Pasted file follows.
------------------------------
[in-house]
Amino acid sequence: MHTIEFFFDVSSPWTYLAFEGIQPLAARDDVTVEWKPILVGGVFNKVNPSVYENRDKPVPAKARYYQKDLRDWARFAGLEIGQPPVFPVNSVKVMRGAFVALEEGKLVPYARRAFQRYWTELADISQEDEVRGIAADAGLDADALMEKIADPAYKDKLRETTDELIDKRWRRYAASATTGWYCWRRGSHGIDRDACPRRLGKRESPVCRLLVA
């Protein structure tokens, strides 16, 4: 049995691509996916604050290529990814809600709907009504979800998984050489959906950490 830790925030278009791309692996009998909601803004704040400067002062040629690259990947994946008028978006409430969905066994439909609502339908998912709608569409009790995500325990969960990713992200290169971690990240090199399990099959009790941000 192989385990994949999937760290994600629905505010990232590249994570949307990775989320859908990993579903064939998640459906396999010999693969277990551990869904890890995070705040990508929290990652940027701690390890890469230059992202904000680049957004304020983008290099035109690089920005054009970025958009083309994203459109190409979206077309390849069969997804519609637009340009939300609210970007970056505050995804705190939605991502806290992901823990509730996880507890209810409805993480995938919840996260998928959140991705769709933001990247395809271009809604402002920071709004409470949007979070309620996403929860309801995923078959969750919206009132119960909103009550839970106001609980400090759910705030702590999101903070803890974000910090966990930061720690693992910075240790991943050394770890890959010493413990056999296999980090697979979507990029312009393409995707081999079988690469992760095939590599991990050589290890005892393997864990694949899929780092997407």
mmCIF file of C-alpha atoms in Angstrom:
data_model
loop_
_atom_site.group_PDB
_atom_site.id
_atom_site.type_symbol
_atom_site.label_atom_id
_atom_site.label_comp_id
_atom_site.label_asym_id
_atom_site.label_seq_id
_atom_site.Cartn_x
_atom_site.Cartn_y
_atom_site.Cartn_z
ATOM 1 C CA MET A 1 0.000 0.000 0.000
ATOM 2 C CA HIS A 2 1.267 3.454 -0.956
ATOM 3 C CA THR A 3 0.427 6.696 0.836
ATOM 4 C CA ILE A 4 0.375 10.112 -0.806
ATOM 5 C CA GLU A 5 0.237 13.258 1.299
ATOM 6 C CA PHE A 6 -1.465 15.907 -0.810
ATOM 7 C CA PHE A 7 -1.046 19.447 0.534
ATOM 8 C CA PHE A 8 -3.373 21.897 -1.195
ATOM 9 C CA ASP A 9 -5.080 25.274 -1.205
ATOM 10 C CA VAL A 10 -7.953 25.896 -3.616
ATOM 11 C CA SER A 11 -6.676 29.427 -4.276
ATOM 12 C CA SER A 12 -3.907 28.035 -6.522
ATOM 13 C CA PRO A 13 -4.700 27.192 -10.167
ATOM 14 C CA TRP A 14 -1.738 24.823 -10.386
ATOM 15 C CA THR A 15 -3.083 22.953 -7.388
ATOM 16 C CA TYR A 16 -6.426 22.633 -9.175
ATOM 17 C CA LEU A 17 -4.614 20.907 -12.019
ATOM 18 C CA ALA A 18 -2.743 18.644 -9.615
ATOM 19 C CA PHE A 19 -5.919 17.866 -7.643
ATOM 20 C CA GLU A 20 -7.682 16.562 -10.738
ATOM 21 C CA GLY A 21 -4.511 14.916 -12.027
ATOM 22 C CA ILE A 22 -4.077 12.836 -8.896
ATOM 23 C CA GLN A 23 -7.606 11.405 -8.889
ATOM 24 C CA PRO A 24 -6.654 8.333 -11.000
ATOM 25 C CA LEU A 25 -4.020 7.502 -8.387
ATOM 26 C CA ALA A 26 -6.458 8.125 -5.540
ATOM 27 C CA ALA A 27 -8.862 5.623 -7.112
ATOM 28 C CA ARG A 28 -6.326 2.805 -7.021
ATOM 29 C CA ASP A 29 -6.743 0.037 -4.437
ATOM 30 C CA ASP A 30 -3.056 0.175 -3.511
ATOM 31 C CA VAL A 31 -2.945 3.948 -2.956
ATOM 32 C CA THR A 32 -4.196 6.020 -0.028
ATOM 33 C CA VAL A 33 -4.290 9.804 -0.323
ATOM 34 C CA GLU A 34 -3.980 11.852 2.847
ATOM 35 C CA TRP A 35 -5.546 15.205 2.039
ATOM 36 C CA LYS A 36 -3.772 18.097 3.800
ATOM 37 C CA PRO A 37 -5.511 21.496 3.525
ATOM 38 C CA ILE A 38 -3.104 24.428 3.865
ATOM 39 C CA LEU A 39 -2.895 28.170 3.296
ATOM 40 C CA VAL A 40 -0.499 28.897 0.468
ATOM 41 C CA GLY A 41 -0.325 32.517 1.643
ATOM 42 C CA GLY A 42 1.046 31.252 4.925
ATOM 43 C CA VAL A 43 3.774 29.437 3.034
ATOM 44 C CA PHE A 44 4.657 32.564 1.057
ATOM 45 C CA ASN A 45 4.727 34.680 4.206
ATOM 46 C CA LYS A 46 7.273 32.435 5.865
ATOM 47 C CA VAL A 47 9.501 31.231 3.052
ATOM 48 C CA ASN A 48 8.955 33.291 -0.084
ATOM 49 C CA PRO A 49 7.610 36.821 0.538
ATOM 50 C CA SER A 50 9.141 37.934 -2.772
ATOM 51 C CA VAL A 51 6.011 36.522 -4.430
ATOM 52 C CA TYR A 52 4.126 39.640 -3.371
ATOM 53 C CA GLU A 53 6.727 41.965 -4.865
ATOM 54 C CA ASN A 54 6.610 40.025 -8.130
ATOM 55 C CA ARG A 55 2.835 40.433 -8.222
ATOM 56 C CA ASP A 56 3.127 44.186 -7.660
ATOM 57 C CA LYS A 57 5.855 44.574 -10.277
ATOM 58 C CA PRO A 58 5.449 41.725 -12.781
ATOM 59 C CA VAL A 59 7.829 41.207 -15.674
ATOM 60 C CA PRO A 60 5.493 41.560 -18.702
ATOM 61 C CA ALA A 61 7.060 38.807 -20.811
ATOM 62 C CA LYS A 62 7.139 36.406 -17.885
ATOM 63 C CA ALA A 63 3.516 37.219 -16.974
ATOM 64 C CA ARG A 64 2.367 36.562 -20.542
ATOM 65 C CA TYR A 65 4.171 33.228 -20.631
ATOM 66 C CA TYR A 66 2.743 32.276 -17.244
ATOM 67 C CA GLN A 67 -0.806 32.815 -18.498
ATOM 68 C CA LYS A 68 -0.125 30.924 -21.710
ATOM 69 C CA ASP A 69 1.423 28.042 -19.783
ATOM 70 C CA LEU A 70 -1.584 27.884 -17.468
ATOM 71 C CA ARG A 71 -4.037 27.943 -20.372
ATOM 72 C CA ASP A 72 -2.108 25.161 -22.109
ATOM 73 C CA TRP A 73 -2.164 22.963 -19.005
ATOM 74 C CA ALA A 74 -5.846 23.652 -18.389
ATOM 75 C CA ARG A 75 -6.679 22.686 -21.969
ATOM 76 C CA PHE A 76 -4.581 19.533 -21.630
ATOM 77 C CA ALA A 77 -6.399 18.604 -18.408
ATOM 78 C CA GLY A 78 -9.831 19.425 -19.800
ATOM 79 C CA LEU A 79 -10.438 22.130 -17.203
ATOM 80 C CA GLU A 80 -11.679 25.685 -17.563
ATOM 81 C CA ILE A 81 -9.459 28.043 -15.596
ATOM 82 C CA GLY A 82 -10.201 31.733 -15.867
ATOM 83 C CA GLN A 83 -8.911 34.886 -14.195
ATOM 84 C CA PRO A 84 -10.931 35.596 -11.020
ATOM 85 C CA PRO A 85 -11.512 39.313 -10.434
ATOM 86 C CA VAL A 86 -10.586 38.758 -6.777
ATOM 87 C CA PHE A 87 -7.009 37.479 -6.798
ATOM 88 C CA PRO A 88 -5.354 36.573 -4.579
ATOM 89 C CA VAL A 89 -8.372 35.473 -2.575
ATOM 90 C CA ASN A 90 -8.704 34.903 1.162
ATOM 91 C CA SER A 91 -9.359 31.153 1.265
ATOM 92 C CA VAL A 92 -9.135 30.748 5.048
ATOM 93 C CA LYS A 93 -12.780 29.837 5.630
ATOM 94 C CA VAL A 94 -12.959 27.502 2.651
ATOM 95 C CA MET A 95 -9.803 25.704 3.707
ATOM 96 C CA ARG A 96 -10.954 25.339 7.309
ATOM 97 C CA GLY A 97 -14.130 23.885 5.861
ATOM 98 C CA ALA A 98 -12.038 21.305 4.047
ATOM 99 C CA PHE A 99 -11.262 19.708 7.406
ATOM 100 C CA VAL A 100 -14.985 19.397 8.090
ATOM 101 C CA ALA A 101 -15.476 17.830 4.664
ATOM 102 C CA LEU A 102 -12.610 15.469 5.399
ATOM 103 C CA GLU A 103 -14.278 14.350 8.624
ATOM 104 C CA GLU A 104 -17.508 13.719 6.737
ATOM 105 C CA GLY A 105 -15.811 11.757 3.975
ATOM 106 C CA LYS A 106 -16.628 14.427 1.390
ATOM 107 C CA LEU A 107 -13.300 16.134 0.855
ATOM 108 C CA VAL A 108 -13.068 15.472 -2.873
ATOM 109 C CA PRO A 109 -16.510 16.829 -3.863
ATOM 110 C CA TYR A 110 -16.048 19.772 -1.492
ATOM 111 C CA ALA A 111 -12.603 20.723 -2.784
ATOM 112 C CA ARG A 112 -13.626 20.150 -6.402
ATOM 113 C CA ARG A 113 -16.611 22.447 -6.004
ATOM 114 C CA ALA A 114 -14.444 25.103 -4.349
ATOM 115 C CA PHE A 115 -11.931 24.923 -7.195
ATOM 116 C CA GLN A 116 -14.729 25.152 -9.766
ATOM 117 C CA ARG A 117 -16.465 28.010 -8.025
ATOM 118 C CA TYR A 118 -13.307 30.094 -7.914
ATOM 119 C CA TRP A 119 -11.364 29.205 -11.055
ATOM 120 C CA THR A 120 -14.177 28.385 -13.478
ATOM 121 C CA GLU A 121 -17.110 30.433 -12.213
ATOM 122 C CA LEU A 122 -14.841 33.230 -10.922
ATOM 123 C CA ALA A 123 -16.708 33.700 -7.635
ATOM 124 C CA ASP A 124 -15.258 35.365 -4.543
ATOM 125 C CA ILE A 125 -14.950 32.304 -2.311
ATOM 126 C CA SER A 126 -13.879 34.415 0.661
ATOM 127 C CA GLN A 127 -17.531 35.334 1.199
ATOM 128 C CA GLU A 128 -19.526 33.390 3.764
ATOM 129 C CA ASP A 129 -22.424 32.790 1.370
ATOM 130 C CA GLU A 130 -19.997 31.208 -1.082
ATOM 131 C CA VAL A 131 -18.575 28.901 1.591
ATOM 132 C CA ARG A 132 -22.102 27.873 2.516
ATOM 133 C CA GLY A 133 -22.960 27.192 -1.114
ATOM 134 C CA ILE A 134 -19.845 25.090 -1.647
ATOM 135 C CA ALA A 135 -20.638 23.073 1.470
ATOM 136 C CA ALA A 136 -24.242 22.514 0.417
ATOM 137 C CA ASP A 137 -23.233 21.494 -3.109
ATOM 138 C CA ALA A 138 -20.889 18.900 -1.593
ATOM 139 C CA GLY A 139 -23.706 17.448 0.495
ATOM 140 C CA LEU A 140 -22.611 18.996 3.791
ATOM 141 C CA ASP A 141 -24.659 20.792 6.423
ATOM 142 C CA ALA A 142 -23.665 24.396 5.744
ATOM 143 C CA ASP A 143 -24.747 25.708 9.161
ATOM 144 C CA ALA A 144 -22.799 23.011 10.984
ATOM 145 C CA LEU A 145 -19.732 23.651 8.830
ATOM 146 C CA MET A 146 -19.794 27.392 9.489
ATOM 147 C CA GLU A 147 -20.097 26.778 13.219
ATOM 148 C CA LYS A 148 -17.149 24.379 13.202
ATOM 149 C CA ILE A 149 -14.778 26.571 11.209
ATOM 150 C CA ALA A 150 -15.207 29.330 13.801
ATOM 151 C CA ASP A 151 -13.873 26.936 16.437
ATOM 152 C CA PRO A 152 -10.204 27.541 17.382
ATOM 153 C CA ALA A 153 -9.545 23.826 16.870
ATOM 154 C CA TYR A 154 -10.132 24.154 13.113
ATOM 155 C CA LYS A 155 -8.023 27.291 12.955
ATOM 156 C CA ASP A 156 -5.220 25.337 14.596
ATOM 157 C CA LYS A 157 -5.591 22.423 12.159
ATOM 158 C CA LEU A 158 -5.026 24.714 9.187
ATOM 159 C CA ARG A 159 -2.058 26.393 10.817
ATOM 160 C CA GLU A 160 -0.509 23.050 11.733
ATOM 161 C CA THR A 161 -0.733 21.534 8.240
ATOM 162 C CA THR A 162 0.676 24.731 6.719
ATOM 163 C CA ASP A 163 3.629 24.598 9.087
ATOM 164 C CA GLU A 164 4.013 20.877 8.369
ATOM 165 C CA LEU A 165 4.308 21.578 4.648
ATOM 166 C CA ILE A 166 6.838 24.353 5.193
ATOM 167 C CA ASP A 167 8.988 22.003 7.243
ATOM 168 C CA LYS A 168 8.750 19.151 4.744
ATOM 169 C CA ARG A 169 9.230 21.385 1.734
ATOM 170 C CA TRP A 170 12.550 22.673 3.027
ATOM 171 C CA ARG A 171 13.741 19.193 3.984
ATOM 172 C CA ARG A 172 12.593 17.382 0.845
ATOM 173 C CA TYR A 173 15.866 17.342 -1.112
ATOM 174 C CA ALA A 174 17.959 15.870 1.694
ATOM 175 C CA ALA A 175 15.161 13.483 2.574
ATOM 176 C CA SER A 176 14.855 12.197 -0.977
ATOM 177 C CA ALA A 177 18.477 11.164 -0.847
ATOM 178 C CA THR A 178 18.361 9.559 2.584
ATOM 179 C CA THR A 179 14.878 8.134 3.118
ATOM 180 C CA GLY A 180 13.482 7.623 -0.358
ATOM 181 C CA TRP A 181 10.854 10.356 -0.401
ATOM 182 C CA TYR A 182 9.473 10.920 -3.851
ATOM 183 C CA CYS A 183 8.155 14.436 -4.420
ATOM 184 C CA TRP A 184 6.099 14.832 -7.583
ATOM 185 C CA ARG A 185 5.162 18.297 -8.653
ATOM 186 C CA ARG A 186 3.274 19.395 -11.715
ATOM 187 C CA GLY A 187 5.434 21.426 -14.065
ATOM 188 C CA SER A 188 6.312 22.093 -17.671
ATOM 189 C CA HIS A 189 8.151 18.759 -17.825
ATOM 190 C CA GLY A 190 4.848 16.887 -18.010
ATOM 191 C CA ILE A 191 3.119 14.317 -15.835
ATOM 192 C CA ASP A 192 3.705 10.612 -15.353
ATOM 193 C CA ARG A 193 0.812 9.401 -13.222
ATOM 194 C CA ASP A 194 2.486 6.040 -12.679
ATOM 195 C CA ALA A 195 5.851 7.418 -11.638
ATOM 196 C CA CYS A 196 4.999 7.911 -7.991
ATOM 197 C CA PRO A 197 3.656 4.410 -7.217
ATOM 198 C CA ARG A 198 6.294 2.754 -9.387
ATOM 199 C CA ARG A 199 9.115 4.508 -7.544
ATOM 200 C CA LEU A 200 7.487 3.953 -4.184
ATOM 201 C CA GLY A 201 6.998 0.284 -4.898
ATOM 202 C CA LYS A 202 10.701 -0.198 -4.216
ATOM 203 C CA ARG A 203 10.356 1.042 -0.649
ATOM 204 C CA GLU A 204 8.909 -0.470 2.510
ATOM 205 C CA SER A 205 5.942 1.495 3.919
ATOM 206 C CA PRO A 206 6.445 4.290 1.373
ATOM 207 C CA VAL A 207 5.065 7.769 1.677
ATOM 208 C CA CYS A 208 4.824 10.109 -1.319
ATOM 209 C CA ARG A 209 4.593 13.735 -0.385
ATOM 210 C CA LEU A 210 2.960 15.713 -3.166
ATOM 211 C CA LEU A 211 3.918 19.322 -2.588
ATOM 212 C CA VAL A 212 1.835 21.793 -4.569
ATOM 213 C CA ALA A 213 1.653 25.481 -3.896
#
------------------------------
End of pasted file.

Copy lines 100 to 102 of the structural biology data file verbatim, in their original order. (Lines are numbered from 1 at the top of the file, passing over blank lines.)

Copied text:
ATOM 84 C CA PRO A 84 -10.931 35.596 -11.020
ATOM 85 C CA PRO A 85 -11.512 39.313 -10.434
ATOM 86 C CA VAL A 86 -10.586 38.758 -6.777